It’s often said that Christians and Muslims worship the same God. However, the Muslim God has no Son unlike the Christian God. Muslims believe in “Jesus” but their Jesus was not crucified and therefore did not die for the sins of the world. Of course, the Christian Jesus did. These are, in no way, minor differences.
The Mormon god was once a man who is currently married to his heavenly wife. This is a different god.
Jehovah’s Witnesses believe that Jesus is not God but is, instead, the archangel Michael. In Mormonism, he is the spirit child of “God” and his wife and is the brother of Lucifer. This is a drastically different Jesus. Yet, both Jehovah’s Witnesses and Mormons consider themselves Christians.
Many Arabic speaking Christians call God “Allah”. Muslims call their’s “Allah”. It is not the same “Allah”. Though many would have us believe it is.
Many religious groups other than Christians use the term God when speaking of their own deities. Often it is used as a generic term. Even in Christendom, God is actually a title and not a name for Yahweh (YHVH from the Hebrew יהוה). The word “God” actually comes from the German “Gott”.
To some people “God” may just mean some non-personal energy or just the material universe itself. To others we human beings make up the collective “God consciousness”.
To have clear and concise communication in theological discussions, defining terms can make the difference between what we agree on and what we disagree on. It lays the foundation. Understandably, we won’t always be right in everything we discuss. But making the differences known from the beginning can get to the root of the issue.
As I was perusing through my suggested videos on YouTube I came across a once popular pastor who claims he doesn’t believe in hell anymore. He also stated that he believed scripture wasn’t inspired by God but that man was inspired to write about God. “What’s the difference?” You may ask. The purpose of this blog is to answer that question.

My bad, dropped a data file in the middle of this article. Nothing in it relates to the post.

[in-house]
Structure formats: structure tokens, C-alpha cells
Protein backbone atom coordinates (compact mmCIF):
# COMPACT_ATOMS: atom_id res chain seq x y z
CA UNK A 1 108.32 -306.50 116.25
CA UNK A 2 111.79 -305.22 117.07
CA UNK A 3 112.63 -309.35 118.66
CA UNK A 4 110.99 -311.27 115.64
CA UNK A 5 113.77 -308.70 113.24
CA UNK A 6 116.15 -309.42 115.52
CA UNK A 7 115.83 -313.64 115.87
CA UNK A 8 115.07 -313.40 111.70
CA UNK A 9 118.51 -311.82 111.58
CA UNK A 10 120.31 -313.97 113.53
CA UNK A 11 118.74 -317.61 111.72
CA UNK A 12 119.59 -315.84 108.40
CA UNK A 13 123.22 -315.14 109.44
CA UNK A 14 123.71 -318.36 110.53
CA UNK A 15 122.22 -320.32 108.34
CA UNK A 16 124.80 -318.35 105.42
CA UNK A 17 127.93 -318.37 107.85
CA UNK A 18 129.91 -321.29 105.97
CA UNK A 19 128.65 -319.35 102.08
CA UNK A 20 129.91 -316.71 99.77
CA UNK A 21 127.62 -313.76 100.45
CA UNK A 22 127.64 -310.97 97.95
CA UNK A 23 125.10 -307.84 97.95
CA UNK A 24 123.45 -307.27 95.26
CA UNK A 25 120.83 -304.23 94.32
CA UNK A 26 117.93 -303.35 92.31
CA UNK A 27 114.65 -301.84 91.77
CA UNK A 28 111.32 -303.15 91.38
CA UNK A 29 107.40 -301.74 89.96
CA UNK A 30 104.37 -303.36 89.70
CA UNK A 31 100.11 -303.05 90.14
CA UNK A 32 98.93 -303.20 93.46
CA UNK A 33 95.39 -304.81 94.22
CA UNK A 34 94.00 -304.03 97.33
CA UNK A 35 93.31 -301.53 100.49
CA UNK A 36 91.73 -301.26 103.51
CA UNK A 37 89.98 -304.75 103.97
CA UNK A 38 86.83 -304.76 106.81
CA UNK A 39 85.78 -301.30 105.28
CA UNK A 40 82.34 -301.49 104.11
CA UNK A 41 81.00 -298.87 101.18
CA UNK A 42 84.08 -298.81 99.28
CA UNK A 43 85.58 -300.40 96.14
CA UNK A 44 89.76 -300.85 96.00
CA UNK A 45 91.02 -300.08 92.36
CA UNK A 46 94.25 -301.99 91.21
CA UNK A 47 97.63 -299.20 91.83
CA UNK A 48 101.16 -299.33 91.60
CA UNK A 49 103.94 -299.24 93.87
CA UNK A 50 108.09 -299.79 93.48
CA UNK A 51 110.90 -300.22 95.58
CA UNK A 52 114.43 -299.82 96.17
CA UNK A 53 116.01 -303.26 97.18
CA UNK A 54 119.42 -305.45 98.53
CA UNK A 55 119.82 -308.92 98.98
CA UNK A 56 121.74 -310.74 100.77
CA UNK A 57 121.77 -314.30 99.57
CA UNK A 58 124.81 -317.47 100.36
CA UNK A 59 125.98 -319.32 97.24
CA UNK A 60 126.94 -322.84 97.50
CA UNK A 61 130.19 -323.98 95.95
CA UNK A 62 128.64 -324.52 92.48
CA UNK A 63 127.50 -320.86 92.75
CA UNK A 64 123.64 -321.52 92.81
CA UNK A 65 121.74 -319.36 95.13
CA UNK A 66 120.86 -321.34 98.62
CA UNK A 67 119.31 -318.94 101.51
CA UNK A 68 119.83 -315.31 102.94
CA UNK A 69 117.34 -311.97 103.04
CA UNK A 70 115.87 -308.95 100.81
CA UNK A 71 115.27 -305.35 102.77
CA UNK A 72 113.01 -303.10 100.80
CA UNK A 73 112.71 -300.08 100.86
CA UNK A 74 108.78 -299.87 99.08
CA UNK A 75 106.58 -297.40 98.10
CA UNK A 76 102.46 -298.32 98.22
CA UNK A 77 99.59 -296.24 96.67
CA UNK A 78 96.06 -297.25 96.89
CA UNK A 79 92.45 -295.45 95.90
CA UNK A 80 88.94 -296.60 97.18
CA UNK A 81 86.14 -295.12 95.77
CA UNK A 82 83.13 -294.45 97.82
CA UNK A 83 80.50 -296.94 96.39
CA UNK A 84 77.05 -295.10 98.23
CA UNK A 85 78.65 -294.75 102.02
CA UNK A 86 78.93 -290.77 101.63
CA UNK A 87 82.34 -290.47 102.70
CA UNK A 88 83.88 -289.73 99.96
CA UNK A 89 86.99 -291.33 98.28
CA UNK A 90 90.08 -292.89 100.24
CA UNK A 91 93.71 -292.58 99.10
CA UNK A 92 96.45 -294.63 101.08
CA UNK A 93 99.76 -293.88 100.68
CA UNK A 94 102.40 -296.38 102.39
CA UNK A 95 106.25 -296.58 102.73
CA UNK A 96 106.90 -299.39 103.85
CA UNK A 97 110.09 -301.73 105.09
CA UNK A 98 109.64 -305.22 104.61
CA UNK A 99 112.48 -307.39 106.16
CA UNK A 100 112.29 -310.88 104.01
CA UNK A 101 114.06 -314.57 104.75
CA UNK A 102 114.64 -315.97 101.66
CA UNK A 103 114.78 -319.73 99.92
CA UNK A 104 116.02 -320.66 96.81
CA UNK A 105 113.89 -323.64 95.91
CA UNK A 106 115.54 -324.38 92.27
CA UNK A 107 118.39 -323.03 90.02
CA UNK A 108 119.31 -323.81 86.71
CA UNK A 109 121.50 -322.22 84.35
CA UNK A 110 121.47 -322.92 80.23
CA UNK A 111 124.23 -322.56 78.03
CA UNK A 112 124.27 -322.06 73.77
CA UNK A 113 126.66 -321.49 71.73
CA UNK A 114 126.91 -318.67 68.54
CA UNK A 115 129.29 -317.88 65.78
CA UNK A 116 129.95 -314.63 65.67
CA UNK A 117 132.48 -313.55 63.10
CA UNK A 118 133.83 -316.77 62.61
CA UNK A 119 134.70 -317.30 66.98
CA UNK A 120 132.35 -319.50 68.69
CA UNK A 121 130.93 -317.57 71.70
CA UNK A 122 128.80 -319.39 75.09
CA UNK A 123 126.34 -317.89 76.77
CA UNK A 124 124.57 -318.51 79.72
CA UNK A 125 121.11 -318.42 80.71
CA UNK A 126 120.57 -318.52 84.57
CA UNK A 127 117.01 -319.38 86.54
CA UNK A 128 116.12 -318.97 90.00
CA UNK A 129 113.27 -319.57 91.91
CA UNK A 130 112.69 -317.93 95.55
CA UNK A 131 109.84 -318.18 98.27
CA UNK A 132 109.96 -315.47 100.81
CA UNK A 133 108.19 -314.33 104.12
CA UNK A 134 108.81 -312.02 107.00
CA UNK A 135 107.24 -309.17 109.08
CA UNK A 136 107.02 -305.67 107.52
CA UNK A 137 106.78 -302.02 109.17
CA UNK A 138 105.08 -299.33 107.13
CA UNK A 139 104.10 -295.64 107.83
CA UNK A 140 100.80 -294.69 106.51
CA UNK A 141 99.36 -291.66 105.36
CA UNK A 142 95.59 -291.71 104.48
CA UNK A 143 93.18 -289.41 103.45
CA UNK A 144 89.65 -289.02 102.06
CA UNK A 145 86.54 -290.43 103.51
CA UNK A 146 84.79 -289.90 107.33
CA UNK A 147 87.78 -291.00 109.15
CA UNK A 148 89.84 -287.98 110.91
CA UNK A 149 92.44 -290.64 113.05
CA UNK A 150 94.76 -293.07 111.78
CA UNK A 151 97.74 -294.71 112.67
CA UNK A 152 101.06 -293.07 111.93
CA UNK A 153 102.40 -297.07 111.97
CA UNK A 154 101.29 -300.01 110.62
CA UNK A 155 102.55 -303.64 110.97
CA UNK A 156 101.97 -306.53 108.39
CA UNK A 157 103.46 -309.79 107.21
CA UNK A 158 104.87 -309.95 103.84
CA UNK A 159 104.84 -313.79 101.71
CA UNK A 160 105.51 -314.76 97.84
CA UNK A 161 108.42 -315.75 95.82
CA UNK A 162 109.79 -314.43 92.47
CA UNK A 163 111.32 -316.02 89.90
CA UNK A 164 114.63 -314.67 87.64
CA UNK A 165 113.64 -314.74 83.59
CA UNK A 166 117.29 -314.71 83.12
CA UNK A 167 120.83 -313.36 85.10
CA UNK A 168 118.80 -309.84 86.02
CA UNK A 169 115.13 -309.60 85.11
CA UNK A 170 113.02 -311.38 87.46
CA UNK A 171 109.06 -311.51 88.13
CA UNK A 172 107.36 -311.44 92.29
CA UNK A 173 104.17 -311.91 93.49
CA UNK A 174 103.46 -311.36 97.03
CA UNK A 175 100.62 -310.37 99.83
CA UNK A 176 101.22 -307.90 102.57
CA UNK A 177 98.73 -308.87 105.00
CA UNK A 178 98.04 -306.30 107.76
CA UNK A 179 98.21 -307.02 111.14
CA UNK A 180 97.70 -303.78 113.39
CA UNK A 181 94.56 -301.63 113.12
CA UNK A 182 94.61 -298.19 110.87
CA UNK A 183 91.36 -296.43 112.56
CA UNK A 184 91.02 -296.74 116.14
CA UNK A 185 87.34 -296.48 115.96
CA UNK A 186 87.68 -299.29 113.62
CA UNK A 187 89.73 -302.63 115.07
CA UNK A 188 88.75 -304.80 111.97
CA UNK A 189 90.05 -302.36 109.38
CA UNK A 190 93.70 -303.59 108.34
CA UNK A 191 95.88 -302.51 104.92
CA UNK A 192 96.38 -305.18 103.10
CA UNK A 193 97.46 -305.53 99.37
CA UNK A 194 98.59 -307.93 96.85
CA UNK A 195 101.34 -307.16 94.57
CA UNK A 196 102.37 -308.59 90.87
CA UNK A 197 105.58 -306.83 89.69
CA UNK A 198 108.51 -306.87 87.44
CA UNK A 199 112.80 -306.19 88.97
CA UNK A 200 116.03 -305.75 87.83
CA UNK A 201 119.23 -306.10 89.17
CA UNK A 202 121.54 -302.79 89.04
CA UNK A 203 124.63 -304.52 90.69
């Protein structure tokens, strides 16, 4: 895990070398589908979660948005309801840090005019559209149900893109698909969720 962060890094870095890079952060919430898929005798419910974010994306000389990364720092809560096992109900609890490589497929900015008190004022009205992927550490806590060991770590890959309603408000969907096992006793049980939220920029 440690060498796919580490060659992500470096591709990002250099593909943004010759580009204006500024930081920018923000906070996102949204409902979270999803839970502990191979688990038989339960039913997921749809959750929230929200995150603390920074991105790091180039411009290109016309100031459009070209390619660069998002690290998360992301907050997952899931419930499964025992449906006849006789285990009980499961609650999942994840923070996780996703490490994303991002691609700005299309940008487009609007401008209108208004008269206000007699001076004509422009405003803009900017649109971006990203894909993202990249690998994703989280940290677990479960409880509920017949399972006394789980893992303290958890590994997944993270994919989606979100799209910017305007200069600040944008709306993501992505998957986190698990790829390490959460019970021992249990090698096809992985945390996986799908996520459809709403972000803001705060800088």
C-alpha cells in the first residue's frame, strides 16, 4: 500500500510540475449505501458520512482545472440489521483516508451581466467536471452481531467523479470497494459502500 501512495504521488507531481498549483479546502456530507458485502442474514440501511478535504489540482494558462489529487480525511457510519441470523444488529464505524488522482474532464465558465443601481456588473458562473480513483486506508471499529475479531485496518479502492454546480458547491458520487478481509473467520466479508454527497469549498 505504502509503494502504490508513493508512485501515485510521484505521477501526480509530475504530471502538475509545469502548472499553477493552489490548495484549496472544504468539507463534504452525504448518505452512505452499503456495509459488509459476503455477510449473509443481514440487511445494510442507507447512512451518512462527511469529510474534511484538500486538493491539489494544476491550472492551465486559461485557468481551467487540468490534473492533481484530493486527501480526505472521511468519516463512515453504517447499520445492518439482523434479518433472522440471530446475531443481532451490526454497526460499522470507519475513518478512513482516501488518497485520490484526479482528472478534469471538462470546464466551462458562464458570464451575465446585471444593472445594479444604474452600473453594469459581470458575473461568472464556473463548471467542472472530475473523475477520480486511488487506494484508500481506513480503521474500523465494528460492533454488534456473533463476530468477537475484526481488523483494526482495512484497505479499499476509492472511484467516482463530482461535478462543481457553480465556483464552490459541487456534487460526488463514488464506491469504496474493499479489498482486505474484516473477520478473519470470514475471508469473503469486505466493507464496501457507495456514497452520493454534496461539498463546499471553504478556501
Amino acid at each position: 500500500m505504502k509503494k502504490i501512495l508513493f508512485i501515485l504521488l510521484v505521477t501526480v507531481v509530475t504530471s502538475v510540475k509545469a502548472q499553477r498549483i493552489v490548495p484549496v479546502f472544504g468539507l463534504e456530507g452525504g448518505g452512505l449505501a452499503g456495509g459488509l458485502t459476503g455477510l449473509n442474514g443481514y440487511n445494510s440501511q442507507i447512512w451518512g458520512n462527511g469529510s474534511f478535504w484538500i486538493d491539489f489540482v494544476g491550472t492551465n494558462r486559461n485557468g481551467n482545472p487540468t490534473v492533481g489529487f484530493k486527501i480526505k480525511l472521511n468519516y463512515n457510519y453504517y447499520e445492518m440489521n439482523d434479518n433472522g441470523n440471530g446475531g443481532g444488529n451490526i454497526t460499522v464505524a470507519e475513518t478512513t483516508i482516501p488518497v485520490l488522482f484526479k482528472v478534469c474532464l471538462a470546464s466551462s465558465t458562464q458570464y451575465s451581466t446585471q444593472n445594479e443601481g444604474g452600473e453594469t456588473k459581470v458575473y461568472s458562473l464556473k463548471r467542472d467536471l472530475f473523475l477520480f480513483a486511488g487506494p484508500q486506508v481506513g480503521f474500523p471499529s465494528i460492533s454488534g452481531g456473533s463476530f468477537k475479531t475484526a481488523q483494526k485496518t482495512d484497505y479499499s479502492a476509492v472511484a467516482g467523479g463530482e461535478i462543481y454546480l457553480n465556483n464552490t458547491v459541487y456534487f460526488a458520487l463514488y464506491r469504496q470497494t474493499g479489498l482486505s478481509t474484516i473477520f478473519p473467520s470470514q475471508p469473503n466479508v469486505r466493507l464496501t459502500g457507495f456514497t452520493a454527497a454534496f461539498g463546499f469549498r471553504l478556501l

In Paul’s second epistle to Timothy, he states, “All Scripture is inspired by God and is profitable for teaching, for rebuking, for correcting, for training in righteousness,”(CSB). The word “inspired” is also used in the NASB and the NLT, among others. The NKJV and KJV use the phrase “given by inspiration of God”. The Darby translation says “divinely inspired.”
The ESV and NIV say “God-breathed” or “breathed out by God.” These two English versions come the closest to conveying the original meaning in this verse, as I understand it.
The Greek word used here is θεόπνευστος (theopneustos) which is the combination of theos, meaning God, and pneustos, meaning to blow or breathe. So in the original Greek the term literally means “God-breathed.”
When Jerome translated the Bible into Latin in the late 4th – early 5th century, he used the term “divinitus inspirata.” Inspirata is where we get the English word inspiration. Nowadays, when we say inspired or inspiration, we usually mean that something or someone was our muse for a musical piece, a book, movie, or any other work of art.
However, that is not what Paul is conveying here in 2 Timothy 3:16. He is not saying that as man thought about God, that God acted as some artistic influence in the way that an artist paints a mountain he sees or in the way love inspires a song. He is saying that scripture is actually breathed out of the mouth of God Himself. As John Macarther says, “The Old Testament is the revelation of God to show men what God is like, who God is, what God tolerates and does not tolerate, how God desires holiness and punishes sin. The New Testament is God revealed by His Son in the life of His Son, in the message of His Son, in the understanding of the work of His Son, and in the culmination and the coming of His Son to establish His eternal kingdom. But in either case, Old Testament, New Testament, God spoke. What we have is, indeed, the Word of God. This is not the word of man. The New Testament writers wrote down the Word of God.”
Scripture is God’s words to us. It is the very Word of the living God. He shows us Himself and how we relate to Him. He shows us how we can get to know Him. He shows us the great lengths He goes so that we may know the love He has for us. Through Scripture God shows us how to love Him and our fellow man. And through Scripture we see how we can live eternally with Him.
Knowing this first of all, that no prophecy of Scripture comes from someone’s own interpretation. For no prophecy was ever produced by the will of man, but men spoke from God as they were carried along by the Holy Spirit. (2 Peter 1:20-21, ESV)